The curious case of FNB & automated Twitter tools
FNB’s innovative Twitter account has found itself following bots filled with hardcore pornography.
JOHANNESBURG - Many South African companies are successfully using technology to help them do business and connect with their target market more effectively, but sometimes things don't always work out as planned.
One of those local companies which often receives glowing praise for its digital know-how is FNB, but it seems not even the bank can escape those annoying bots (or automated programmes pretending to be humans).
It turns out @RBJacobs, FNB's innovative Twitter account aimed at dealing with customer queries, has found "himself" following bots filled with hardcore pornography on their timelines. Poor guy.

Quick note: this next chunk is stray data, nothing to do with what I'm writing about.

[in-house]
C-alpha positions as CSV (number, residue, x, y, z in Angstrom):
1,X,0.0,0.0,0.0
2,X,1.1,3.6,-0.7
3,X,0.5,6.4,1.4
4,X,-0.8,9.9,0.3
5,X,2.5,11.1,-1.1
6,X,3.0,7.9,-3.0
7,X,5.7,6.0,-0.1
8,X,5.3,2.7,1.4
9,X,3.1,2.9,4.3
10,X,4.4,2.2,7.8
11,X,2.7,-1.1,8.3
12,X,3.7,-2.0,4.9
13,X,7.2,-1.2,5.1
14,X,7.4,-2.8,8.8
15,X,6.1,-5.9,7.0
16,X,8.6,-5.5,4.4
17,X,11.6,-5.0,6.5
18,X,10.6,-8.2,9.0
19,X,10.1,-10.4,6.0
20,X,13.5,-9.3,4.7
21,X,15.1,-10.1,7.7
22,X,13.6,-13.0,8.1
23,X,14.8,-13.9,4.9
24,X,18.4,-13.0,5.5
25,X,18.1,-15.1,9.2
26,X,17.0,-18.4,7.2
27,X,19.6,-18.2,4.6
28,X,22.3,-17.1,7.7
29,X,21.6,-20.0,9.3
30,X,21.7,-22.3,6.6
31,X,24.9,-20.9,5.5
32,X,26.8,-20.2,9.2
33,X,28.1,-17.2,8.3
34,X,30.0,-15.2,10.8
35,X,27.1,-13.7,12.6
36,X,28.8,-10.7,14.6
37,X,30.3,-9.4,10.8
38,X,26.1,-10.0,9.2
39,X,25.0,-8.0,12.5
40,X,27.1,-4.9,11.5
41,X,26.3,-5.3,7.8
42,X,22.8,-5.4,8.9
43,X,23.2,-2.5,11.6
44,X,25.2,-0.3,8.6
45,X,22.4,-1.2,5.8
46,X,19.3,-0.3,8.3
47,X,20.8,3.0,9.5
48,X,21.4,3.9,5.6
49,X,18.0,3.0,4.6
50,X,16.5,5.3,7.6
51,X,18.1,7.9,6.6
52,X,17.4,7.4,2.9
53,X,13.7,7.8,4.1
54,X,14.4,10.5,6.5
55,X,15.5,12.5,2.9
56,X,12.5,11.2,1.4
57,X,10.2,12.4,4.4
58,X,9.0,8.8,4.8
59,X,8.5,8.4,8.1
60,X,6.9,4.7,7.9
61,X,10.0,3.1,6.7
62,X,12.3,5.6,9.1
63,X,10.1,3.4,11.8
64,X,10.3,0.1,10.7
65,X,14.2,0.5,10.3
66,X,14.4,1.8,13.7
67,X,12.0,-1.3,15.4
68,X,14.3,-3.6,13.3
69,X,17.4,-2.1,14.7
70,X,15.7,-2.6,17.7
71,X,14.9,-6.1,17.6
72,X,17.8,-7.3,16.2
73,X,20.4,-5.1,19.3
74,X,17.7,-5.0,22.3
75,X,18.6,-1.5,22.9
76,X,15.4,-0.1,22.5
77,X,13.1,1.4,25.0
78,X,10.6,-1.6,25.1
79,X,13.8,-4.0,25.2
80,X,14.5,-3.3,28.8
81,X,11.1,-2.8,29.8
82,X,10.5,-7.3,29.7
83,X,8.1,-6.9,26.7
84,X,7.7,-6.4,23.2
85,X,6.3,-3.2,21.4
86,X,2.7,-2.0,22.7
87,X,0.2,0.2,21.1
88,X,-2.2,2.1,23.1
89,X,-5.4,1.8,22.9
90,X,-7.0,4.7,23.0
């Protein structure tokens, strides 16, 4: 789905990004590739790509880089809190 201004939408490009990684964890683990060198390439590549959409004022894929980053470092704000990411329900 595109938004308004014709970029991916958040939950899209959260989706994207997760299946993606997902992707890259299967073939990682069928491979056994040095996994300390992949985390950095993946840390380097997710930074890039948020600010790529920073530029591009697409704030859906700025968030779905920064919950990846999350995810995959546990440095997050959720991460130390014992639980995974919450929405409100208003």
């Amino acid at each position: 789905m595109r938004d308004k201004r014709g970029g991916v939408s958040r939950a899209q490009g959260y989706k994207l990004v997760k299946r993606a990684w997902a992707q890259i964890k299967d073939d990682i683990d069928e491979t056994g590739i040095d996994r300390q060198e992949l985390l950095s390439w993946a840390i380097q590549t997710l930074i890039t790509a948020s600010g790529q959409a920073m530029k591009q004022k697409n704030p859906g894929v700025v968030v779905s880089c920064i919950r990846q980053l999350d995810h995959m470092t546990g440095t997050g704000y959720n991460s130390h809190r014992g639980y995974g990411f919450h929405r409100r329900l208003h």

Eyewitness News counted at least 20 such accounts on the @RBJacobs follow list. All use Arabic writing and show explicit videos.
FNB appears to have been unaware of this and explains that the account is set up to automatically follow Twitter profiles that mention the bank.
"Our Twitter persona @RBJacobs automatically follows Twitter profiles who mention FNB including all variations of FNB, as well as RBJacobs in order to streamline engagements with the Twitter community. This is done based on Twitter's user protocol which states that one needs to follow a specific profile in order to send a direct message to them. However, RBJacobs will auto-unfollow all profiles within a few days of the initial engagement."
The World Wide Worx's Arthur Goldstuck warns that simply following people who mention the brand can have serious implications.
"It's dangerous because as soon as people realise that it's automated. Simply following people who mention the brand doesn't necessarily bring great benefit because they have no idea what the context of the mention is. It could be people who are attacking the brand."